Sustainability Series Summary: January 2018

At January’s Sustainability Series, Public Advocate Letitia James emphasized the importance of making improvements to NYC’s broken, overburdened mass transit system. Specifically, she highlighted the devastating environmental impacts associated with more of the public using taxis, cars, and ride sharing services rather than risk taking subway trains that frequently break down or fail to show up. James also spoke about the need for the NY State government to increase funding for the MTA, as subway fare is often used to subsidize infrastructure for projects upstate.

Next, William Henderson, Executive Director of Riders Council to MTA, spoke about the huge burden the MTA faces every day in bearing over 5 million riders per day on average anywhere they want to go, hugely decreasing street congestion and providing a safe, environmentally friendly, cost effective method of transit for more riders than the next 15 city transit systems around the US combined. Along with that burden, he mentioned that MTA is hugely in debt due to a lack of funding from the state as well as a failure to always take preventative measures in improving train infrastructure, thus leading to expensive upkeep after long-term damage has often already been done. He emphasized that public input via social media, phone, and town halls is necessary to get on-the-ground feedback as to the conditions of our trains, as well as to the types of improvements that would help riders the most (for instance, the count-down clocks have proved a huge success in customer satisfaction, while increasing accessibility for disabled passengers is a vital next step at many stations). For more information, check out or contact Henderson at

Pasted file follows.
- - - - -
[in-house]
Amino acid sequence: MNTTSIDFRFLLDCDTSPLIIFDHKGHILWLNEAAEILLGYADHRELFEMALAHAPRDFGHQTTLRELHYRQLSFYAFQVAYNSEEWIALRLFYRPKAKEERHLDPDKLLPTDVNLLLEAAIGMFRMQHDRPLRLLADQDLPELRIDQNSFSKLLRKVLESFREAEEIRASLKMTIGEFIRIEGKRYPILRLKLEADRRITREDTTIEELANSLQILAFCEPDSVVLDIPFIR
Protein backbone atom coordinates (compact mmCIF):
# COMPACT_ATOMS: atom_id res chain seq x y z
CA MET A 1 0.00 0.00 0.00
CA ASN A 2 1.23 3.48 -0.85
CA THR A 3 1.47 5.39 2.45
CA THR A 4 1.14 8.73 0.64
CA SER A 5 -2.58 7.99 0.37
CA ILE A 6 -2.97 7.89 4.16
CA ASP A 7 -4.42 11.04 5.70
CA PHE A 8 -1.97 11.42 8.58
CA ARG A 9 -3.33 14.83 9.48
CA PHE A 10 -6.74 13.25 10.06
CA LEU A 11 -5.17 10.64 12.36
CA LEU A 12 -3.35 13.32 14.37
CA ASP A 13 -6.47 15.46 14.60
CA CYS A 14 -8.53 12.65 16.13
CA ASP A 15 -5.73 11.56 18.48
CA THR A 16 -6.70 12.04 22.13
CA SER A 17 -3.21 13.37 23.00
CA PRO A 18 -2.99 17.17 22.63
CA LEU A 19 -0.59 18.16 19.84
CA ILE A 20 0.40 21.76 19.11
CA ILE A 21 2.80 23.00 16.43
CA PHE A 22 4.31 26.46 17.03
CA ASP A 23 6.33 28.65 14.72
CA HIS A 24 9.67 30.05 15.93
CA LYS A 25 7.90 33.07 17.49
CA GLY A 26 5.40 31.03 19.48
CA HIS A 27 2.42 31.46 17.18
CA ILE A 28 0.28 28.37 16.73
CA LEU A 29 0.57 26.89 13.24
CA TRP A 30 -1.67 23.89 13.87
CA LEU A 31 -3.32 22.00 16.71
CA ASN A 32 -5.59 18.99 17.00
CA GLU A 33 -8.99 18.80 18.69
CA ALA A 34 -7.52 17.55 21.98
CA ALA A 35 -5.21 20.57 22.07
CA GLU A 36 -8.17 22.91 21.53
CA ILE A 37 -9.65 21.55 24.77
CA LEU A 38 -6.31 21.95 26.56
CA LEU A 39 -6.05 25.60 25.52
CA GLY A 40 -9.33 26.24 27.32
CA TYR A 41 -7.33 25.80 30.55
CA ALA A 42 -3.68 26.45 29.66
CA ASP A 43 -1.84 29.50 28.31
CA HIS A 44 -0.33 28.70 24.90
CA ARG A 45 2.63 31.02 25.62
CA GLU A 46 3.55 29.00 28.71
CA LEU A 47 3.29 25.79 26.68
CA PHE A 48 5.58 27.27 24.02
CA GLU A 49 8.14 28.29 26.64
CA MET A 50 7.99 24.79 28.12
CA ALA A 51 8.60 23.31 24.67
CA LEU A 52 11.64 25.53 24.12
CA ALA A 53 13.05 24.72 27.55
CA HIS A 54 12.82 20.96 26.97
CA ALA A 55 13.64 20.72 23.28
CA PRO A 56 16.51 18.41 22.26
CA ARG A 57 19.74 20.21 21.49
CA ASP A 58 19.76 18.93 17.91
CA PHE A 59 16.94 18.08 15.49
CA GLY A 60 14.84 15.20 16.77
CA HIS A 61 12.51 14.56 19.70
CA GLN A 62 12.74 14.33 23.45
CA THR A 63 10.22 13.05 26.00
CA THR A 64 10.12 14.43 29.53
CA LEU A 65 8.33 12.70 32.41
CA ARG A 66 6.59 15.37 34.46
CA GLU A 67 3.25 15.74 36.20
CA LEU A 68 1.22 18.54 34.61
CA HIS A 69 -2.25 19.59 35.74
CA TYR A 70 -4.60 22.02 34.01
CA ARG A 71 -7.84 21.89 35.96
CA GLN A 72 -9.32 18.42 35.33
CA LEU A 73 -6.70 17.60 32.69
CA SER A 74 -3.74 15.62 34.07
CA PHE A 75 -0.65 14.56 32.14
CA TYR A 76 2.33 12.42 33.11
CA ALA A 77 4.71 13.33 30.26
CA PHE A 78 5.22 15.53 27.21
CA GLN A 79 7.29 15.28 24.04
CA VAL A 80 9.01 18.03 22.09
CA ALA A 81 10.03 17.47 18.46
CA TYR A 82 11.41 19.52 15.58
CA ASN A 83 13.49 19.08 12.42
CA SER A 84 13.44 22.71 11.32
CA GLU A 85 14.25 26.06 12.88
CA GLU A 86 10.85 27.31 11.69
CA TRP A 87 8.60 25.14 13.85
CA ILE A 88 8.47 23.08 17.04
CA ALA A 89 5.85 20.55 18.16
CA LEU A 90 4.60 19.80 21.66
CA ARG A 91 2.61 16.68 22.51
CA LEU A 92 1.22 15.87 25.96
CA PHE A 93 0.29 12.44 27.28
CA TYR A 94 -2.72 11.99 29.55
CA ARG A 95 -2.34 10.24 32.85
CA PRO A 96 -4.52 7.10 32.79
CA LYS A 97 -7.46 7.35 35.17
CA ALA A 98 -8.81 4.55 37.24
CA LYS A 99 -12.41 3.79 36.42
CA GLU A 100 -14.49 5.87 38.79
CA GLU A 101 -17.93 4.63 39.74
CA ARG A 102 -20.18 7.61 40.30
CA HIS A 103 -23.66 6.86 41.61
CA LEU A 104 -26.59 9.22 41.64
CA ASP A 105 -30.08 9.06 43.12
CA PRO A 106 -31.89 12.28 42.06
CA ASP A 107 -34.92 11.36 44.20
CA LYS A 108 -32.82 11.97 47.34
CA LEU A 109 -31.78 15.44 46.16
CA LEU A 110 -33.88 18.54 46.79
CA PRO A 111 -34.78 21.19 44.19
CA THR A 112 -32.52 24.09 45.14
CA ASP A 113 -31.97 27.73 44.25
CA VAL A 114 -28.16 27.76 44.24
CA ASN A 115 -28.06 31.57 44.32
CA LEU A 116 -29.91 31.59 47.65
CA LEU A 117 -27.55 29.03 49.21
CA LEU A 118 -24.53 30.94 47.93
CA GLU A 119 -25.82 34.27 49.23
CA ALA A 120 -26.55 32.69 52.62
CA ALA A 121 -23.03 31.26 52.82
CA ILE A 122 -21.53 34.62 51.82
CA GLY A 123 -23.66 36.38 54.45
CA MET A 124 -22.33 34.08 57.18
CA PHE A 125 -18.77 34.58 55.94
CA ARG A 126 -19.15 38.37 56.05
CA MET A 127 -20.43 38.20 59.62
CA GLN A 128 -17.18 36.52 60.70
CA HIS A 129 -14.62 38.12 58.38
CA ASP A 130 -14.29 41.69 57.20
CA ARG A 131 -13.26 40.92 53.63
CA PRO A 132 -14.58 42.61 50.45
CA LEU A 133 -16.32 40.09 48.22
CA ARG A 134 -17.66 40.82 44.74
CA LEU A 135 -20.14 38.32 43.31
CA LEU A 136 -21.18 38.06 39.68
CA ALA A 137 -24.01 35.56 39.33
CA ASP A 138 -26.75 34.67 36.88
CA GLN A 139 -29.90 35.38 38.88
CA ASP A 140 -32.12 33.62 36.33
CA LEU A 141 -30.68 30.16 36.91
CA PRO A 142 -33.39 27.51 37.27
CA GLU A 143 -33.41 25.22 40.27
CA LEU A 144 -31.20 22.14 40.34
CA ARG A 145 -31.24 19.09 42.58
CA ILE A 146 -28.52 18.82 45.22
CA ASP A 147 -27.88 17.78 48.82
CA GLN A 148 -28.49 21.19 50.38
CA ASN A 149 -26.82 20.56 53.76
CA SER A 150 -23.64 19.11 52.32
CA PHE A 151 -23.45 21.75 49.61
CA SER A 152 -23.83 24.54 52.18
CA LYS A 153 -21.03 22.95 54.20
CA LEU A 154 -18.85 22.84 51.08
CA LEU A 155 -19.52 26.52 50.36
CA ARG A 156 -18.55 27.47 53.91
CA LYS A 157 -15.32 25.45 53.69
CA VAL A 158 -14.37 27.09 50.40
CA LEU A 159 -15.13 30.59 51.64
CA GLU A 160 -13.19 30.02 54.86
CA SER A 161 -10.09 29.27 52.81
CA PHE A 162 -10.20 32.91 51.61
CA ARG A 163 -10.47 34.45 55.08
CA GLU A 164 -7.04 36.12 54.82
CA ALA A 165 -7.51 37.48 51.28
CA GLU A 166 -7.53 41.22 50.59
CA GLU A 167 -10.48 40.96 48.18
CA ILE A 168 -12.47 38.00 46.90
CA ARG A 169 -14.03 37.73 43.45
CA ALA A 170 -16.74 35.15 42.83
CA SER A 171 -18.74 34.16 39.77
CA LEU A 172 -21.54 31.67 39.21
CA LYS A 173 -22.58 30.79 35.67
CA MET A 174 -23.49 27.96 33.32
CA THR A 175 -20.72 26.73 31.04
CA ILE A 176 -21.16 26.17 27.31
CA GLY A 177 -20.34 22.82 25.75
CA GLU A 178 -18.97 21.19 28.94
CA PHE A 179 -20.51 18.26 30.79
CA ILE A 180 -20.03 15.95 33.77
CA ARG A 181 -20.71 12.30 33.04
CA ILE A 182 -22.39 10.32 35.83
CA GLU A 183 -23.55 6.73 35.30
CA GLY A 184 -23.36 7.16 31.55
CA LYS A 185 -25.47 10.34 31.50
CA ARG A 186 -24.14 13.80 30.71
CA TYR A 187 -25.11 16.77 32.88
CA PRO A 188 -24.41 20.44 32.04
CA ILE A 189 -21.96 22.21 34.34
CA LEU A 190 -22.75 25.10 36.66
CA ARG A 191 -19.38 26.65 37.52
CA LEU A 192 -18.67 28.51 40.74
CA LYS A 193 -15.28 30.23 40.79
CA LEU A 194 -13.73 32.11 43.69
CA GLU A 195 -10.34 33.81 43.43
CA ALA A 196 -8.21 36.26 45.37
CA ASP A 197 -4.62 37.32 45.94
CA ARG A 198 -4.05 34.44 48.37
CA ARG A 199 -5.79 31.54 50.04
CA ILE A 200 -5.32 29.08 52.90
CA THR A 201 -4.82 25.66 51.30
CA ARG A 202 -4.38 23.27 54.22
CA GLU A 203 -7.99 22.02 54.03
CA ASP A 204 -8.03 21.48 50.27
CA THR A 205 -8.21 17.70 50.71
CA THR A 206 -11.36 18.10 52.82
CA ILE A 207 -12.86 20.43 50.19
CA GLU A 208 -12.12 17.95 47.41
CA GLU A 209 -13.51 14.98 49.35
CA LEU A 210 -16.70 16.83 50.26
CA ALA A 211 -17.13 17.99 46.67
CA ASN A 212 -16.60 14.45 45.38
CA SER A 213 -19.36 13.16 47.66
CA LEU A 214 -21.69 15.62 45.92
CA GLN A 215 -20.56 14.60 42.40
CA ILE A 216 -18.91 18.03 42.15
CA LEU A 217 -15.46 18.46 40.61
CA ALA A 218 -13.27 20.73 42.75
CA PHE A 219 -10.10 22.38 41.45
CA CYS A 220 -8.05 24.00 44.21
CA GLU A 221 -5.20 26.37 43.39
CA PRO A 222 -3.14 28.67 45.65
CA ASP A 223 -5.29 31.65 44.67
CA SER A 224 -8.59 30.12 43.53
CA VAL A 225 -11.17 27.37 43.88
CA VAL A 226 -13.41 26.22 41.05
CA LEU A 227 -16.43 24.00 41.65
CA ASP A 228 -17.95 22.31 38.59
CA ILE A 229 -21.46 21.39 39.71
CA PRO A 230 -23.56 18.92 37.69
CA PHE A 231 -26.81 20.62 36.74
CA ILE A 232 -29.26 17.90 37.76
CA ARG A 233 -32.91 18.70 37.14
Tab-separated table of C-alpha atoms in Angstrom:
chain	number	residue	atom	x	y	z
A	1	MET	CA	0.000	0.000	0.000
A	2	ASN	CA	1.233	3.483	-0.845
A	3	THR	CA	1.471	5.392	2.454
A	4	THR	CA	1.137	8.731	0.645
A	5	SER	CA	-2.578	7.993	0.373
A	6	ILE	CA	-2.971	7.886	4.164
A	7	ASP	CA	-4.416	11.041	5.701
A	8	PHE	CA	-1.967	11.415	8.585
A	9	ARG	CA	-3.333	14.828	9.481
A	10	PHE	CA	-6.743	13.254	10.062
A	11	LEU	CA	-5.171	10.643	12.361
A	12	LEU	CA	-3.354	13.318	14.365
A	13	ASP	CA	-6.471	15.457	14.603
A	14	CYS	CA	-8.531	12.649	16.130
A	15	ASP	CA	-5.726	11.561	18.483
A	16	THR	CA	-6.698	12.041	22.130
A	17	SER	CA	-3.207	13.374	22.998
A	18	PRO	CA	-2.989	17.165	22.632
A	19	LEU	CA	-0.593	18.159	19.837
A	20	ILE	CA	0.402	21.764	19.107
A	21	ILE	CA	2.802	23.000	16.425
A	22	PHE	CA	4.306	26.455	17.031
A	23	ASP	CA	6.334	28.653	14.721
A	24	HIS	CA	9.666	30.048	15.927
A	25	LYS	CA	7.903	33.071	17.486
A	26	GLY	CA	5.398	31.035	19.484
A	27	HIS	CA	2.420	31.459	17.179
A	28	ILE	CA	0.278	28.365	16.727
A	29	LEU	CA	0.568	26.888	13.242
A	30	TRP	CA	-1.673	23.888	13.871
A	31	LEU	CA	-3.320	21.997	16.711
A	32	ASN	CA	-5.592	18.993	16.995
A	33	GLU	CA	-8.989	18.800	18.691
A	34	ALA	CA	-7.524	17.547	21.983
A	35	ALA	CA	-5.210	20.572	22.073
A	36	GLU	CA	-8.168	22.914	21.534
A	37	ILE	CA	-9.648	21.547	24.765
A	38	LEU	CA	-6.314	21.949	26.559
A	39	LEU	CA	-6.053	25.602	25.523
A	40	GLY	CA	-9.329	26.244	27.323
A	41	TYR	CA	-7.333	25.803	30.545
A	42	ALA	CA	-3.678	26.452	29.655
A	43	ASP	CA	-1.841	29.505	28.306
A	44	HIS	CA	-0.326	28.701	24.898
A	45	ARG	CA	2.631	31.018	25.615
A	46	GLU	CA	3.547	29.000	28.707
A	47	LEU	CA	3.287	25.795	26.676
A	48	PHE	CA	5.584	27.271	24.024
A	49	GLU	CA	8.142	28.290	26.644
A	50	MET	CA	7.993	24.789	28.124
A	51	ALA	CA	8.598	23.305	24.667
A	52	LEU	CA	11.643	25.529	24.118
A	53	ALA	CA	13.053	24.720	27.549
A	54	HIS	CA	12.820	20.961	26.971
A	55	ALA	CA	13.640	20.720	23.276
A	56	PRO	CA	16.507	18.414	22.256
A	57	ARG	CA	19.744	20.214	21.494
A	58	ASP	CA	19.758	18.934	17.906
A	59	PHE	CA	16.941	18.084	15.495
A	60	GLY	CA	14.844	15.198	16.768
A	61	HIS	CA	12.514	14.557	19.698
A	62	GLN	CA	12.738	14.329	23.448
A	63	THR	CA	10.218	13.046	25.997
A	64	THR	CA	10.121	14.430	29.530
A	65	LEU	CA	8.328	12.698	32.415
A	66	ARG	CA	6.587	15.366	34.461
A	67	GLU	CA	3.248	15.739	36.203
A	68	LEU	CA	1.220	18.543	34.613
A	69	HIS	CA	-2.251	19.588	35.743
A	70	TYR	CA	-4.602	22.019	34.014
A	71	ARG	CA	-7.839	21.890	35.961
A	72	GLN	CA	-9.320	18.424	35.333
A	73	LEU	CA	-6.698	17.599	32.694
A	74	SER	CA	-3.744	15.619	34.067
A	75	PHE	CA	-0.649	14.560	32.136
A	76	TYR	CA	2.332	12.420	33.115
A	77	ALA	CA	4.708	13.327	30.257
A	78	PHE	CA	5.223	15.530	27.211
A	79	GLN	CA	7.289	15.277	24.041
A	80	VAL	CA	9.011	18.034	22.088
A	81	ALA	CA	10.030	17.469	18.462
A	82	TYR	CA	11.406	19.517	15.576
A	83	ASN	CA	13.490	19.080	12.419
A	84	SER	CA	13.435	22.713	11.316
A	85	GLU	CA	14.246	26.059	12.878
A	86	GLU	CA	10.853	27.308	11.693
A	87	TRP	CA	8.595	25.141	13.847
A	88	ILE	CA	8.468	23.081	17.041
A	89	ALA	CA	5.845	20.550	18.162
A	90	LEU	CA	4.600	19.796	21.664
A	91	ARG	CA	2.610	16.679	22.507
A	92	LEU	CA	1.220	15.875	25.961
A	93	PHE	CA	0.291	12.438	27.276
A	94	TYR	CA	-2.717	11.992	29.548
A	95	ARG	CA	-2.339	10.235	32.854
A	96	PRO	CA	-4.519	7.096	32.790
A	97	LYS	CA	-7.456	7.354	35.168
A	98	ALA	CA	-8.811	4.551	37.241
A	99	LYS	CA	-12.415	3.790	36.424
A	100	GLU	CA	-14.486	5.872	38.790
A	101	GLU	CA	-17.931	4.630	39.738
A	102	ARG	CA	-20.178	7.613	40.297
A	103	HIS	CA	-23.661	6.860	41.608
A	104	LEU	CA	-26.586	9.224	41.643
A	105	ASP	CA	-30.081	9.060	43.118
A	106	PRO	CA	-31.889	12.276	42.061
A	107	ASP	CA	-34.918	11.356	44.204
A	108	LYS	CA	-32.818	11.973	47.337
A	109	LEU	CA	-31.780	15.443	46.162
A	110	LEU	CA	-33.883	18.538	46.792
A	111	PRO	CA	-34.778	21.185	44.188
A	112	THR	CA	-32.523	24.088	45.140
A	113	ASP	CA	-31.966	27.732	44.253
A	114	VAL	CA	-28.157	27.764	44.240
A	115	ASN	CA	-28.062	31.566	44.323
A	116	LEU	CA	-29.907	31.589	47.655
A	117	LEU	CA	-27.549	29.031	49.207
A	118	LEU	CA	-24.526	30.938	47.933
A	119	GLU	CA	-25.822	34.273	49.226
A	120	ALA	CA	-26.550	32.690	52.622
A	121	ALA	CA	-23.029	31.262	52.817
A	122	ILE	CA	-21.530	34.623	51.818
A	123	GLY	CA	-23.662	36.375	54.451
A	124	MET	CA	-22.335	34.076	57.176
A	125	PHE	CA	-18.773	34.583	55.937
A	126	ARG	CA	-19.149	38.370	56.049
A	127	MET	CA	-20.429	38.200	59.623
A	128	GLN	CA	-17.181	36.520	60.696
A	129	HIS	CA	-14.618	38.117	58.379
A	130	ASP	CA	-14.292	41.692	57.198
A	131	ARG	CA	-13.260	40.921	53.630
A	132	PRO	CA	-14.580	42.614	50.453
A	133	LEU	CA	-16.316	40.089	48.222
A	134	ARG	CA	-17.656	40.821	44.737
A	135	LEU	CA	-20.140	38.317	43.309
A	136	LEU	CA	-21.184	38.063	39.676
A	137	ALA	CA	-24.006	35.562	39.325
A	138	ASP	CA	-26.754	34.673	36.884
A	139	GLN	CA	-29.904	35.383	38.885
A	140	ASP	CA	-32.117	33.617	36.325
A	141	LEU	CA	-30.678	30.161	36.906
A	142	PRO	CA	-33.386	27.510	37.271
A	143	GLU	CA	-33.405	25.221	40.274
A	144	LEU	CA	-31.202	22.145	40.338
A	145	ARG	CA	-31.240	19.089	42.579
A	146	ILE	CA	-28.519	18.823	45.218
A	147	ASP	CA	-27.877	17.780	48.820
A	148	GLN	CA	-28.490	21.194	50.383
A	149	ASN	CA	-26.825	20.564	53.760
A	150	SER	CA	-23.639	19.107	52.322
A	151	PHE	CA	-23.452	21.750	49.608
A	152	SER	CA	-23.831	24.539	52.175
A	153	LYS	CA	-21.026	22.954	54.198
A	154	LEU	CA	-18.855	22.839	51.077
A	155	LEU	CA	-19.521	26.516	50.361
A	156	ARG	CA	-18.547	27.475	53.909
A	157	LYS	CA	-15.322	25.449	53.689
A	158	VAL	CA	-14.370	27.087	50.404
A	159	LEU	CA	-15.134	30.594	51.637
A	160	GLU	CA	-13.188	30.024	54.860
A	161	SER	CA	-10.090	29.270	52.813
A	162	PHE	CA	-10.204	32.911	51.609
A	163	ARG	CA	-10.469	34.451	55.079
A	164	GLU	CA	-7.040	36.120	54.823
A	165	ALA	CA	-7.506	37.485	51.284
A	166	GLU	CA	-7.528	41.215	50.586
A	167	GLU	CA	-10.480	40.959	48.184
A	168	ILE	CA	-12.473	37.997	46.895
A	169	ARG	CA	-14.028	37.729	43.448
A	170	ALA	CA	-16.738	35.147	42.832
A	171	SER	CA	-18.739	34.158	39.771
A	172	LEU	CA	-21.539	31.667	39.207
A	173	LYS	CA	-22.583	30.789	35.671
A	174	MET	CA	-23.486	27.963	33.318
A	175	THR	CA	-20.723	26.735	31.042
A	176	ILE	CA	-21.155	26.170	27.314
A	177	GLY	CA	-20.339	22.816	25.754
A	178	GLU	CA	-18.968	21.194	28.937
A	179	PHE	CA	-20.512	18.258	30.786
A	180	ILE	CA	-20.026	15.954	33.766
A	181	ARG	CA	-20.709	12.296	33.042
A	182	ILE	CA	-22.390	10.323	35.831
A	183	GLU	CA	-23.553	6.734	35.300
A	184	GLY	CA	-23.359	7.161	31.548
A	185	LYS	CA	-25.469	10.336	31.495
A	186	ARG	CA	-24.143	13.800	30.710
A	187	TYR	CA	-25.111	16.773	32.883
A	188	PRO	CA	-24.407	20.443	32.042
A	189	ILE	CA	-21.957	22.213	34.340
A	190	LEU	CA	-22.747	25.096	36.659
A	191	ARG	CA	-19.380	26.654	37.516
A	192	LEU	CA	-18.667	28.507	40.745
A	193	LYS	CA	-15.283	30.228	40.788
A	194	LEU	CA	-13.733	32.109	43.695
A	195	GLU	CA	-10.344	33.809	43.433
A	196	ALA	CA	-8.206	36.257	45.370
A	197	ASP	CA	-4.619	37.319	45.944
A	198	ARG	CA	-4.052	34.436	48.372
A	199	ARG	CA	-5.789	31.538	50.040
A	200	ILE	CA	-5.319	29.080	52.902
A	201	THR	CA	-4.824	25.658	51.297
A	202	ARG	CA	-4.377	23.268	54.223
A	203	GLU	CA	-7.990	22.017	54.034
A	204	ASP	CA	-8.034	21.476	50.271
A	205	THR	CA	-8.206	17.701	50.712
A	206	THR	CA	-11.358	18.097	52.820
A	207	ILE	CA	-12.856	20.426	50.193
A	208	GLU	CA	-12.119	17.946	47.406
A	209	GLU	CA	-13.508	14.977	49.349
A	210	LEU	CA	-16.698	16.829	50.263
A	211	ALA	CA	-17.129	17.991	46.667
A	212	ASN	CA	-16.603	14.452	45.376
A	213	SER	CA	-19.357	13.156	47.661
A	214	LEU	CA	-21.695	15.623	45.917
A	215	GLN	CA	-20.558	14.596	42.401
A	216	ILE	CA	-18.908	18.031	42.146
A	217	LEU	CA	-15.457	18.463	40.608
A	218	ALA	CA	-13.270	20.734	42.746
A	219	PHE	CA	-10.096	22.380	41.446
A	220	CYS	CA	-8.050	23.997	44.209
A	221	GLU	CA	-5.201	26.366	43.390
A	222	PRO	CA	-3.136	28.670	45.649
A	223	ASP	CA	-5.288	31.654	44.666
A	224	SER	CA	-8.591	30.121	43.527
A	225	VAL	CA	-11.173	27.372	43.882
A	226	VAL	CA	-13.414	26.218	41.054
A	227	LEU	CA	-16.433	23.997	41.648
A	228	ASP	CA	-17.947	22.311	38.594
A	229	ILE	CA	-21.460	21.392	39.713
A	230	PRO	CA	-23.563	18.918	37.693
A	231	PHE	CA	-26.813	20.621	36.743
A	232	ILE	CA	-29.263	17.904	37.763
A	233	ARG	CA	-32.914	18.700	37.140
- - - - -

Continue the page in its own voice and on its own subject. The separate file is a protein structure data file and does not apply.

Finally, Nick Sifuentes, Executive Director of Tri-State Transportation Campaign (TSTC), stressed that it’s cheaper and more beneficial to improve bus service rather than rehaul our subway – buses are also better for helping the disabled. Additionally, TSTC supports congestion pricing, which has been in effect in London for ten years and has demonstrated success in Hong Kong. Among other things, congestion pricing would involve placing tolls on the four East River bridges and applying the money collected towards mass transit improvements. Finally, he stressed that change is urgent: forget pilot projects for electric buses, we should work to roll these buses out as soon as we can! Learn more at and, or contact Sifuentes at

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